Friday, 17 Nov 2017

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EULAR 2017 – Day 3 Highlights

Friday was a mega-day in Madrid as this day all the late-breaking (LB) abstracts were presented, in addition to the bulk of high-impact podium presentations in several areas.

Here are the major presentations from several clinical areas:

Lupus

  • One-Two Punch for Lupus Nephritis: This abstract for me was the Standout of EULAR17!  This as a novel, proof-of-concept trial that sought to treat severe lupus patients first with 2 standard doses of rituximab (RTX), followed by a loading regiment of belimumab (BEL; weeks 0, 2, 4) and then BEL every 4 weeks.  This was presumably proposed given the mixed or disappointing results with RTX or BEL in SLE or because of the well-known elevations of BAFF with SLE, and that elevated BAFF levels after RTX may contribute to the inconsistent findings with RTX in SLE.  They treated 14 patients, 79% of whom had lupus nephritis, all with active serologies and the mean SLEDAI=18.  All patients were on mycophenolate (MMF) at the start and high doses of prednisone.  The protocol mandated weaning of prednisone and suggested MMF weaning.  The responses were dramatic such that nearly all patients improved by weeks 12 and 24, proteinuria resolved, low complements and high dsDNA corrected, all were on 5-7.5 mg of prednisone and off MMF at week 24.  Even better were the basic studies done with this trial that showed that high levels of netosis present at the start dramatically reduced with combo therapy and that netosis could be correlated with clinical activity by SLEDAI. Look for this presentation at ACR 2017 in San Diego!
  • Voclosporin in lupus Nephritis: The AURA-LV study (LB0002), 24 week results were presented at ACR 2016 and EULAR presented the week 48 voclosporin ( a calcineurin inhibitor) findings. 245 patients with lupus nephritis all were on mycophenolate and steroids and received either placebo, low or high doses voclosporin and they found complete renal responses in 33% at week 24 and 49% at week 48. While encouraging there were high rates of serious adverse events (AE: ~25%) and a total of 13 deaths among these severe lupus patients. 

Spondyloarthritis

  • Ustekinumab for Enthesitis: Araujo et al (OP0217) reported on a small open, prospective study of ustekinumab (UST) vs. TNF inhibitor (TNFi) in 47 patients with psoriatic arthritis (PsA) and enthesitis.  Patients had moderate joint involvement with TJC and SJC ~5 along with their active enthesitis.  At 6 months the results significant favored UST (75% improvement vs ~40% with TNFi) in enthesitis scores and psoriasis skin improvement (>60% vs ~25% PASI75); but no differences in the level of joint improvement by ACR20 (>40% for both).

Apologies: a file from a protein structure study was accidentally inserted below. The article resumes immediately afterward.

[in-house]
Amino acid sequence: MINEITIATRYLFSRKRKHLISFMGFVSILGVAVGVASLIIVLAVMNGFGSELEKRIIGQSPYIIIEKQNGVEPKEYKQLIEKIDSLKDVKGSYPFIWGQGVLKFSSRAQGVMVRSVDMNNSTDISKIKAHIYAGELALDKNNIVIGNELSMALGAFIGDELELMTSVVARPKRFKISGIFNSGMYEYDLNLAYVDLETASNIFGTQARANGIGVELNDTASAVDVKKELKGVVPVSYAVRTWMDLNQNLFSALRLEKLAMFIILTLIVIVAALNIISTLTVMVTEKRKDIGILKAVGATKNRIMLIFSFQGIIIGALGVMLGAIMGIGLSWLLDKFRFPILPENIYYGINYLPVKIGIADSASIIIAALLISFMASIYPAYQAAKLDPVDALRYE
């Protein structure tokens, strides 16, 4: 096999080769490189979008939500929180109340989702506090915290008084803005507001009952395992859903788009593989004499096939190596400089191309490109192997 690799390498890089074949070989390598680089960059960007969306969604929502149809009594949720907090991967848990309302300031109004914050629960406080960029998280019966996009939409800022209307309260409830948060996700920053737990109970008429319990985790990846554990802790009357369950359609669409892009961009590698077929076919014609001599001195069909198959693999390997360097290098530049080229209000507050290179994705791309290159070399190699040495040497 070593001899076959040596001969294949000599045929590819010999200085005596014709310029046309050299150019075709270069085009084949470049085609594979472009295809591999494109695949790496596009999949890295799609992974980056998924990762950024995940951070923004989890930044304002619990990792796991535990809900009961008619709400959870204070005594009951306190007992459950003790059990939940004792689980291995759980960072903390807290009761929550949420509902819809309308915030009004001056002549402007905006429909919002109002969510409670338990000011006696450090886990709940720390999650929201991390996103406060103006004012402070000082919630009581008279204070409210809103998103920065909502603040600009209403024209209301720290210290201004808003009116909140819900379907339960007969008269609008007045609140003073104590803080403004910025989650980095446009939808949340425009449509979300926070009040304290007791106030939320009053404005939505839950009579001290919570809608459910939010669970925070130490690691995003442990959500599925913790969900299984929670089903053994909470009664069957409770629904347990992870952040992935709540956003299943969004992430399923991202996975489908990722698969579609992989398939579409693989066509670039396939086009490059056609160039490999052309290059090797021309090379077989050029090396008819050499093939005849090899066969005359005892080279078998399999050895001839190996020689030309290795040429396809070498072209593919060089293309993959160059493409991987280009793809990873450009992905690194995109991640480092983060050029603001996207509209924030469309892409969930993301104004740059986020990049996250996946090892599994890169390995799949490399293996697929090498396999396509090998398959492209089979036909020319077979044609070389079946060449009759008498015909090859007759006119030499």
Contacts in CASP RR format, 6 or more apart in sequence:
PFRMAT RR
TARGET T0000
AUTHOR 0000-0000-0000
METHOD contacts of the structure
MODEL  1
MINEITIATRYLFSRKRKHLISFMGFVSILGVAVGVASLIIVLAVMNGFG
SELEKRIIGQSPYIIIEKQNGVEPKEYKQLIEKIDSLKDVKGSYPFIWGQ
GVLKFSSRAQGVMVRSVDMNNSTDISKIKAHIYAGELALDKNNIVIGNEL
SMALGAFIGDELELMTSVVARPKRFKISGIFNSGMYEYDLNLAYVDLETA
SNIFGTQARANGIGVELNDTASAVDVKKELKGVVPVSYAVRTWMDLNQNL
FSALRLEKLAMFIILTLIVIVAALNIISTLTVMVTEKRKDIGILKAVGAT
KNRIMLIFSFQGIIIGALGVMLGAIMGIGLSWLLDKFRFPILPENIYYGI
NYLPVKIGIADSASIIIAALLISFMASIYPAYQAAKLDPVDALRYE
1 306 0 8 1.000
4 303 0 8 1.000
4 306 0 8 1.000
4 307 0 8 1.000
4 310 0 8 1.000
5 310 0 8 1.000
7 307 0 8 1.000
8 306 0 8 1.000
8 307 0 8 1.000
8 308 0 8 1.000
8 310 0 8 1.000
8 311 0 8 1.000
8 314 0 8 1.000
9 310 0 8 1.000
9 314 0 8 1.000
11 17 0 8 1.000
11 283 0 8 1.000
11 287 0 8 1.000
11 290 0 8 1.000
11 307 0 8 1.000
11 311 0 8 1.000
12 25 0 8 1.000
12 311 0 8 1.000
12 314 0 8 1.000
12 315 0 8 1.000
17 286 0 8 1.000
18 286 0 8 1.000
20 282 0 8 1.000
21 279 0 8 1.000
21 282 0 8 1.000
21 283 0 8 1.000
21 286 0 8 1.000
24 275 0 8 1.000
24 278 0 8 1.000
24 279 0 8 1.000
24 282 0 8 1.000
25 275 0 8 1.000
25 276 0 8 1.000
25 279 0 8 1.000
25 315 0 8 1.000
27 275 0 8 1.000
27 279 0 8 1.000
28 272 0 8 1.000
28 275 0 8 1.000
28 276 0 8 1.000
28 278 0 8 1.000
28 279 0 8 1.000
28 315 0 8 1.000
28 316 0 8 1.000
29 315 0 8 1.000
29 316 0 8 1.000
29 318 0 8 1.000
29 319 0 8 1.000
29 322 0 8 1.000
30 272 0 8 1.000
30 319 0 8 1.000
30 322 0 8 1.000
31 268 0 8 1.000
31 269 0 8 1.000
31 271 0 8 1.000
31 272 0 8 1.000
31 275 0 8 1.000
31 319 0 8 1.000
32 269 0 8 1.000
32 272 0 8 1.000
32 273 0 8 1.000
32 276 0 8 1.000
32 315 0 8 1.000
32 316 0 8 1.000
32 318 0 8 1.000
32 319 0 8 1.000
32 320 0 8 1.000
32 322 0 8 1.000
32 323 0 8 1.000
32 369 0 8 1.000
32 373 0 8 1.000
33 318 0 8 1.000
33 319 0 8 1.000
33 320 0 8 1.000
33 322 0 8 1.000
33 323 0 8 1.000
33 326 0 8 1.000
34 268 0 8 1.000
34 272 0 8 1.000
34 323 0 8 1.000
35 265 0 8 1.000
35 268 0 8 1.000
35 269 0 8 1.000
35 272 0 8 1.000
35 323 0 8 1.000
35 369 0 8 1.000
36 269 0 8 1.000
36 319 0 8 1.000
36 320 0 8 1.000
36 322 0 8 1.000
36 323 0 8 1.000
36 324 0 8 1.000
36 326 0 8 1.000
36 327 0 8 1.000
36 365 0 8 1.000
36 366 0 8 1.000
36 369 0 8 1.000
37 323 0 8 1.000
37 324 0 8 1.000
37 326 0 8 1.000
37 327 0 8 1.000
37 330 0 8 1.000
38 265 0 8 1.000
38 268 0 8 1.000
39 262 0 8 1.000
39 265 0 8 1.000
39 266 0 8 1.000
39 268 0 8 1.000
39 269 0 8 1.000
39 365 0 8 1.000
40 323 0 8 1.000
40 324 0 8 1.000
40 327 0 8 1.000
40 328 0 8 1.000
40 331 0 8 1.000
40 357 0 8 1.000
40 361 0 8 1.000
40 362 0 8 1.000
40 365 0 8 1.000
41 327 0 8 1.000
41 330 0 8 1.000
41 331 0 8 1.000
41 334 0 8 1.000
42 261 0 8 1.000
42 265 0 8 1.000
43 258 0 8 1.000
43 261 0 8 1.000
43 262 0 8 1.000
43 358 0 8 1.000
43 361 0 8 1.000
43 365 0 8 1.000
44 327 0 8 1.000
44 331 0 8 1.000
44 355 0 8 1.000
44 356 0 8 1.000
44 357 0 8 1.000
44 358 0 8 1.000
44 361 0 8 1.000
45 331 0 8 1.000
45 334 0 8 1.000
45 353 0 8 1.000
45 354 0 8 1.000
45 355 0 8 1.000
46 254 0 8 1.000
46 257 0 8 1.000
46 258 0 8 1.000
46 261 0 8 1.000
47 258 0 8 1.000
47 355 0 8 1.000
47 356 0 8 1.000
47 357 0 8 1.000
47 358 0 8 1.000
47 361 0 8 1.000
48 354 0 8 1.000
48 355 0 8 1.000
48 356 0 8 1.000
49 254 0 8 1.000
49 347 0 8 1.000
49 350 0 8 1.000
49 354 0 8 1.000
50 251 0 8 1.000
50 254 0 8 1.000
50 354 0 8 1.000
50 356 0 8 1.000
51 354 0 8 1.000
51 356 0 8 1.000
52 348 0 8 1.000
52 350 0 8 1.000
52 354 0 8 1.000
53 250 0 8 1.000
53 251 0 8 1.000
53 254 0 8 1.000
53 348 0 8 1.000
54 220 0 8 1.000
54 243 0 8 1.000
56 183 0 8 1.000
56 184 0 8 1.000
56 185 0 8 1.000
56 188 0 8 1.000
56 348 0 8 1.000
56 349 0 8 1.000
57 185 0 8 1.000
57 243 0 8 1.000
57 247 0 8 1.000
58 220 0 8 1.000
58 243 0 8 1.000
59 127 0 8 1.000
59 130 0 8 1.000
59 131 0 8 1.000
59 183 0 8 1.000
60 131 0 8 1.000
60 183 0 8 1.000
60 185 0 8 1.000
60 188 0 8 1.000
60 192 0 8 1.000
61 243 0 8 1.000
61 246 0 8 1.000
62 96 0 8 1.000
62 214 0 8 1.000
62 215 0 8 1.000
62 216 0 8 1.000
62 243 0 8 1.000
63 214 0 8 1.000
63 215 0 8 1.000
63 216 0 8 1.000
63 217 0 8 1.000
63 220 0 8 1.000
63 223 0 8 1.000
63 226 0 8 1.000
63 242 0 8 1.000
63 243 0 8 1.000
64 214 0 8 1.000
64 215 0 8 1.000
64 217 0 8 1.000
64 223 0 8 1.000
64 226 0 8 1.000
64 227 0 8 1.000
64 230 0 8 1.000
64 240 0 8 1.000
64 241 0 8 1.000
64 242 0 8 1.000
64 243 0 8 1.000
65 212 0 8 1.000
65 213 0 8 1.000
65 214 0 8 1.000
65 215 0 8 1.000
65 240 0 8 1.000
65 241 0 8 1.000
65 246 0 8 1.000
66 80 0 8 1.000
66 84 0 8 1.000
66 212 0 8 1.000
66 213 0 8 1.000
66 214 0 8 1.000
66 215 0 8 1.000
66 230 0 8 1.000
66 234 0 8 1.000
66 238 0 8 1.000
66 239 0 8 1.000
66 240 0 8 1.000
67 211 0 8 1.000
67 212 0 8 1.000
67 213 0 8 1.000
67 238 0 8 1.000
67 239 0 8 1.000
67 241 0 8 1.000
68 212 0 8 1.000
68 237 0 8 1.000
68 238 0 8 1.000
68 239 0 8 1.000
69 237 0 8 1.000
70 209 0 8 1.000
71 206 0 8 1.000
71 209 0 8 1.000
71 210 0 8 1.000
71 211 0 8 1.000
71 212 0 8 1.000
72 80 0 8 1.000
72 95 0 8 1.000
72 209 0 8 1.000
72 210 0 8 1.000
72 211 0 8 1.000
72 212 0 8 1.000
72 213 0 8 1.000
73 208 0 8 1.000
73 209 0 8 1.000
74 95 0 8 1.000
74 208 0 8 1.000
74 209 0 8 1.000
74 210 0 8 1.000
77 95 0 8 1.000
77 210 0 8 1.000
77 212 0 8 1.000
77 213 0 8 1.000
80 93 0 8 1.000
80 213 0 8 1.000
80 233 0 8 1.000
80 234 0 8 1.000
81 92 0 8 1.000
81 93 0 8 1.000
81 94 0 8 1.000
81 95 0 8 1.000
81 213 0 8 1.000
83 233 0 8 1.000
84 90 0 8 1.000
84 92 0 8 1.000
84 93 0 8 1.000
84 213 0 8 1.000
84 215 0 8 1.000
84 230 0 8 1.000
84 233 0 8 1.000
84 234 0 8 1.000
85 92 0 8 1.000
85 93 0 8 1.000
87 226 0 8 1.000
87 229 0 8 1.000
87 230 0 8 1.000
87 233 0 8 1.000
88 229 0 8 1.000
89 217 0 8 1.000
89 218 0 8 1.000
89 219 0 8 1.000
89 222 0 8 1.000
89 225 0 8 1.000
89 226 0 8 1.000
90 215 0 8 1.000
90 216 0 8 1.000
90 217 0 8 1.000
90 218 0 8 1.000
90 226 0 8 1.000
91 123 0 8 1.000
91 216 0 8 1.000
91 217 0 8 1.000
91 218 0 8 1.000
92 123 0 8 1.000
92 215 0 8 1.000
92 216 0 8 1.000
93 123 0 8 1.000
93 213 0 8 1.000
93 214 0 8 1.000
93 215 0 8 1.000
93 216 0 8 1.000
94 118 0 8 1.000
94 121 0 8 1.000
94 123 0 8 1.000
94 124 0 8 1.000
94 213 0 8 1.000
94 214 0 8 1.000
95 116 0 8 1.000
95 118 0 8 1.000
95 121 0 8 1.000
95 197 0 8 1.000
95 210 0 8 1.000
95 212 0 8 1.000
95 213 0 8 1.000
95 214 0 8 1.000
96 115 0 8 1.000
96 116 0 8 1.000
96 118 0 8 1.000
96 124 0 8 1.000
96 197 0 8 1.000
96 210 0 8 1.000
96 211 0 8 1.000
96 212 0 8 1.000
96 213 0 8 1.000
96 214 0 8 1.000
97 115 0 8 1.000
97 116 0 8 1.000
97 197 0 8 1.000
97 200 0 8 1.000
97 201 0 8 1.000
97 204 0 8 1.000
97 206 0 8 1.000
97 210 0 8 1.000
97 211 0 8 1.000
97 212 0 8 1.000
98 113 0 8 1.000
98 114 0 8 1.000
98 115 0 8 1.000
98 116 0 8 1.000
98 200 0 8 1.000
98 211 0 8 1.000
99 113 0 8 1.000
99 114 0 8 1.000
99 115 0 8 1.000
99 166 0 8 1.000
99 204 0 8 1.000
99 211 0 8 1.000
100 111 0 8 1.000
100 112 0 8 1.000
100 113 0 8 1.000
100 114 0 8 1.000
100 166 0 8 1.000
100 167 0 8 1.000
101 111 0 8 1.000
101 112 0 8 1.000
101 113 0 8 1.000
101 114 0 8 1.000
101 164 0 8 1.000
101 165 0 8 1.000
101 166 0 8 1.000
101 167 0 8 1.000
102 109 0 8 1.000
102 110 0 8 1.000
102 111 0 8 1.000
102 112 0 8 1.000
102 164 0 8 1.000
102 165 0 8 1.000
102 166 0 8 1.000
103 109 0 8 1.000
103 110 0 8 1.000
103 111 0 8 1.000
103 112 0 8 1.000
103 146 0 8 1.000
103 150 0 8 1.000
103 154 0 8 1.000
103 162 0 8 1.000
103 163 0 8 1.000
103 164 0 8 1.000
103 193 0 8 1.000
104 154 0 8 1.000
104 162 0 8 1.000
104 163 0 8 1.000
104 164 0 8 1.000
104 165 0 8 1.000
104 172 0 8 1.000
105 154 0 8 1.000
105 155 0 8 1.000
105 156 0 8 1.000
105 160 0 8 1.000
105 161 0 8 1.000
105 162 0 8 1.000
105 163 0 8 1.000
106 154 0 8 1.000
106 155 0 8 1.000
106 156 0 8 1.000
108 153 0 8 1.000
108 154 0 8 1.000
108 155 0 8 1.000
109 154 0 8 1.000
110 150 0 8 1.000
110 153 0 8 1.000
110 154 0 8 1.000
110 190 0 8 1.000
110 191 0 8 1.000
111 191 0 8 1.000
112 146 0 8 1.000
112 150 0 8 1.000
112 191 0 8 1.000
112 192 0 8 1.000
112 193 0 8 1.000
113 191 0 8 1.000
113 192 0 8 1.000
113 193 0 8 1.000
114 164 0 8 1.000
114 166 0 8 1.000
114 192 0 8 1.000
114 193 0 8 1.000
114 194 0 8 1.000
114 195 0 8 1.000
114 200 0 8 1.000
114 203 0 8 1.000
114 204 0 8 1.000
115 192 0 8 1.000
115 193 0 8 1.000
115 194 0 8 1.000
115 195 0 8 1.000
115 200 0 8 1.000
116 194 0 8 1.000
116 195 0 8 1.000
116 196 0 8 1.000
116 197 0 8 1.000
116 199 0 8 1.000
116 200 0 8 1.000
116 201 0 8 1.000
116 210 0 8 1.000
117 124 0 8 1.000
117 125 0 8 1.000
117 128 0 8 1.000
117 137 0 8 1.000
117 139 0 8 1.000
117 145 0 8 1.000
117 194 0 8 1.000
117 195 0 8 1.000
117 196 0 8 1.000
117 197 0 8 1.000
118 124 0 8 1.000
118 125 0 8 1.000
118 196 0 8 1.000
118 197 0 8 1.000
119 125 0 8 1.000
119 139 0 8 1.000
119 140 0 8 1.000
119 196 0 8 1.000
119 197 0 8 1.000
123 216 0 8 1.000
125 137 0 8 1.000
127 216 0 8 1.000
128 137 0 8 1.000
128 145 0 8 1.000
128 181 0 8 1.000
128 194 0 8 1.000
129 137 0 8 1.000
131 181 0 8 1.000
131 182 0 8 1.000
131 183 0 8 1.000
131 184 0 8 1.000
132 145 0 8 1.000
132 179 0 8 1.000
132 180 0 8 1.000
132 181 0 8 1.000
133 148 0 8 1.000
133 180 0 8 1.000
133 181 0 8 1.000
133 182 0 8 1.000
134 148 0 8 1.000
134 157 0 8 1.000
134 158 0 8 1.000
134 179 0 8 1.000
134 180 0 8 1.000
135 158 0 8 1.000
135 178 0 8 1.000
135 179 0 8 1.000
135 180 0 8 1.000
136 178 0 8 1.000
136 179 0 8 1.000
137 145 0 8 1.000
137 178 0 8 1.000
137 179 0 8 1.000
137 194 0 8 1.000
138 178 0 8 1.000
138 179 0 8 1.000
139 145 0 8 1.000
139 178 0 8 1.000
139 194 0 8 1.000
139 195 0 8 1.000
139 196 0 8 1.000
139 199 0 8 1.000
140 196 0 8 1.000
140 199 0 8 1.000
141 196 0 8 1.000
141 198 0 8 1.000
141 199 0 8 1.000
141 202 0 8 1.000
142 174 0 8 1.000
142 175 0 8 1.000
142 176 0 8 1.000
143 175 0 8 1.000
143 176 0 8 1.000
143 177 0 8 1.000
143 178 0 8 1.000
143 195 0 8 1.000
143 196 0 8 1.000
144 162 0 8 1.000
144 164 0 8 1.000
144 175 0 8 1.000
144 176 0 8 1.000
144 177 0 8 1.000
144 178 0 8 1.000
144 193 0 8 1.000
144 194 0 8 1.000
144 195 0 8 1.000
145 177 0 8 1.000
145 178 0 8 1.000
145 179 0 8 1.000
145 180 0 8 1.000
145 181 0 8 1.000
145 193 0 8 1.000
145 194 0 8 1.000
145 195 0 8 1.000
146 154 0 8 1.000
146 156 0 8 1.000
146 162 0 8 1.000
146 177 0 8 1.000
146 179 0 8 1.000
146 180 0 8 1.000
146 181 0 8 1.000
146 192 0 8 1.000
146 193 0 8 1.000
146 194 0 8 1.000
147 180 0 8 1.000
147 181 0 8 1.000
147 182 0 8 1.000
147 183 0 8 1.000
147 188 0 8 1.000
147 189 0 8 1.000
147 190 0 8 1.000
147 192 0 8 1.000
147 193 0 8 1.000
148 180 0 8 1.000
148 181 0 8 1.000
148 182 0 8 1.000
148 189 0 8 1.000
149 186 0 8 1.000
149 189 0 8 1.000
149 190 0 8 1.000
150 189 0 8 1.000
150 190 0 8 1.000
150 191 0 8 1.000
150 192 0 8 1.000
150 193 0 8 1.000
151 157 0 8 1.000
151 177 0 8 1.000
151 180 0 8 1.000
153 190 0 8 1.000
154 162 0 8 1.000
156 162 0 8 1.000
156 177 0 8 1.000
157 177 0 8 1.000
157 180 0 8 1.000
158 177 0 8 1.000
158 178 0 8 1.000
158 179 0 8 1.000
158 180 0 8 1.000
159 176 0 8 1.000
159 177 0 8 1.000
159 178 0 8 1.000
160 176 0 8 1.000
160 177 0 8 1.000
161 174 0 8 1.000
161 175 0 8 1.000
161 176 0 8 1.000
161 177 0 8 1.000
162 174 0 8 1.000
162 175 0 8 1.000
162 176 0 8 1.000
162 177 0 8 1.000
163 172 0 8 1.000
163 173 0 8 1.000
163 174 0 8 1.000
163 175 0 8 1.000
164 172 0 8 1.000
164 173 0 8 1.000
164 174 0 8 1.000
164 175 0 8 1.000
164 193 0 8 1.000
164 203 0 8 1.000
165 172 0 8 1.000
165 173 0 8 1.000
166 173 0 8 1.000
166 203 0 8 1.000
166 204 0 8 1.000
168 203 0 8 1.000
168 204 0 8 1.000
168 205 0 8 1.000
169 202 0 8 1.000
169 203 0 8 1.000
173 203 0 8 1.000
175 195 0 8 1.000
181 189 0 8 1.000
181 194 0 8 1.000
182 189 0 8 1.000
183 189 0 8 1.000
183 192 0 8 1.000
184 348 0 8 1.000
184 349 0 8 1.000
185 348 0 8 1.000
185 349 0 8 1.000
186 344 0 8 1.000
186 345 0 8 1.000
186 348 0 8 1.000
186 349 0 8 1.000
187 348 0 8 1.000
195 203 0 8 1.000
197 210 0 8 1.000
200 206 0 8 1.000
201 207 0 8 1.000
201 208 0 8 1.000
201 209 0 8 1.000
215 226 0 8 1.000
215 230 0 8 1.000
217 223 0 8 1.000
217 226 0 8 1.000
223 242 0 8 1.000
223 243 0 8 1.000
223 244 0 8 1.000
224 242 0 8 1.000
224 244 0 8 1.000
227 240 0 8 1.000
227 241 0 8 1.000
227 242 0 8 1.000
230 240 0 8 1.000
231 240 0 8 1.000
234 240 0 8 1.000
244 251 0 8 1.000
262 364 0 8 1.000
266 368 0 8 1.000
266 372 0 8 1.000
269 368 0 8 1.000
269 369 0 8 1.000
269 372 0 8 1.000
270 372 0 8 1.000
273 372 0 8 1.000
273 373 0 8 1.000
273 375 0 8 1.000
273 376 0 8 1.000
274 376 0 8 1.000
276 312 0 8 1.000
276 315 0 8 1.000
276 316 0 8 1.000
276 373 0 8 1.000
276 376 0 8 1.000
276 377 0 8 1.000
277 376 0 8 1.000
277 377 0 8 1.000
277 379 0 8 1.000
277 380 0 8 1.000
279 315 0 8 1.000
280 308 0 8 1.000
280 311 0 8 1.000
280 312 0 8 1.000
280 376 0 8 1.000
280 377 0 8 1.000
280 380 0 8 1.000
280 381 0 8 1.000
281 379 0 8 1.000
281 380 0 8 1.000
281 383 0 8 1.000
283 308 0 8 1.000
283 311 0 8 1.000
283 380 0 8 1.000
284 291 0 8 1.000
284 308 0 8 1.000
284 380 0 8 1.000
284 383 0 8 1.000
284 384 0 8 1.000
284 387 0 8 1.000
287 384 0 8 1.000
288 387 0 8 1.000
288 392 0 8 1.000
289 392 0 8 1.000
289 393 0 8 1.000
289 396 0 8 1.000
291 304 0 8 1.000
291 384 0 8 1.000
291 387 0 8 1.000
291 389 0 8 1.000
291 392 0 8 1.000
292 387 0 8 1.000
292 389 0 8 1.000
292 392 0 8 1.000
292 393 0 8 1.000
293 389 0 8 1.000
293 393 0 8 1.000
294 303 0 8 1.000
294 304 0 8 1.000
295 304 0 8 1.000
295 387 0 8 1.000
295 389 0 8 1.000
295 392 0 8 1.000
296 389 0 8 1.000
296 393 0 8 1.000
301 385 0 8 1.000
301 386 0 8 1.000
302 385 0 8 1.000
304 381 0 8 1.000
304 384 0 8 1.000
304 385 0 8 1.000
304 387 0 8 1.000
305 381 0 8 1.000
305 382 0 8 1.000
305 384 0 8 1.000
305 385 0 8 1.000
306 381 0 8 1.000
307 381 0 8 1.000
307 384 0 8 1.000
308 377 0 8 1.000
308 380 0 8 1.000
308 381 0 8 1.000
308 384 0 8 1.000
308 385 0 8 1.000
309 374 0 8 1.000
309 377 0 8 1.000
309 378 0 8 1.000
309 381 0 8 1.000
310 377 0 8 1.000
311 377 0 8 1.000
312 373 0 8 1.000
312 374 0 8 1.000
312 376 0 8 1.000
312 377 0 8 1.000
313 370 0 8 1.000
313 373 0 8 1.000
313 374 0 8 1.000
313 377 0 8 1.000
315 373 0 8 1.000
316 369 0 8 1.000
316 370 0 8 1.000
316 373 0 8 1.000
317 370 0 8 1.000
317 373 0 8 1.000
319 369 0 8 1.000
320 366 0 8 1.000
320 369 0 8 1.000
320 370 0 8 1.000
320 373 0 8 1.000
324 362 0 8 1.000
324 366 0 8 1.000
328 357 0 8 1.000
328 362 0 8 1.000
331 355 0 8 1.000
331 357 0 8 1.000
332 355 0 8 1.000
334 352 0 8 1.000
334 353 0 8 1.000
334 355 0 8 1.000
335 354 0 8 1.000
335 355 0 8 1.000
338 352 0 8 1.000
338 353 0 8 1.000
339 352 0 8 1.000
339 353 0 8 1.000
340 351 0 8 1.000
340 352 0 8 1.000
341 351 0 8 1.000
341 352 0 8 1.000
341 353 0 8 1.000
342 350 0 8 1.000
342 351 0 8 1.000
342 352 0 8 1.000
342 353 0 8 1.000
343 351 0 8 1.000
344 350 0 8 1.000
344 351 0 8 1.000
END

• Fast Apremilast in Biologic Naïve PsA: a new Phase III trial examined APR in PSA – the “Active Study” was presented by Dr. Peter Nash. Apremilast was compared with placebo (PBO) and significantly greater APR responses were seen at weeks 16 and 24 (44% vs 25% PBO).Interestingly, they found a significant fast response difference at 2 weeks (16.4% vs 6.4%. Serious adverse events were rare and nearly 9% had to withdraw for an AE. 

Rheumatoid Arthritis

  • Less Surgery in the Biologic Era: Cordtz et al presented the results of a population based observational study in Denmark that examine rates of either total hip (THR) or knee replacement (TKR) in 1022 RA patients followed prospectively from 1996 to 2016.  They identified 2002 as the year biologics were introduced and new guidelines for rational pharmacotherapy were introduced.  Rates for THR and TKR prior to 2002 were established for RA patients and compared 10:1 with the general population controls (GPC). They found that post-2002, rates of both TKR and THR sharply declined, whereas the GPC TKR rates continued at nearly the same rate. These findings are similar to that recently reported in the UK.   Clear evidence that aggressive therapy with biologics can substantially reduce the need for surgery.  In the pre-biologic era most of the cost of RA care was from hospitalization and the need for orthopedic surgery.  In the biologic era, the cost has not changed, but we have shifted the costs from surgery to the cost of biologic utilization.

 

Disclosures: 
The author has received compensation as an advisor or consultant on this subject

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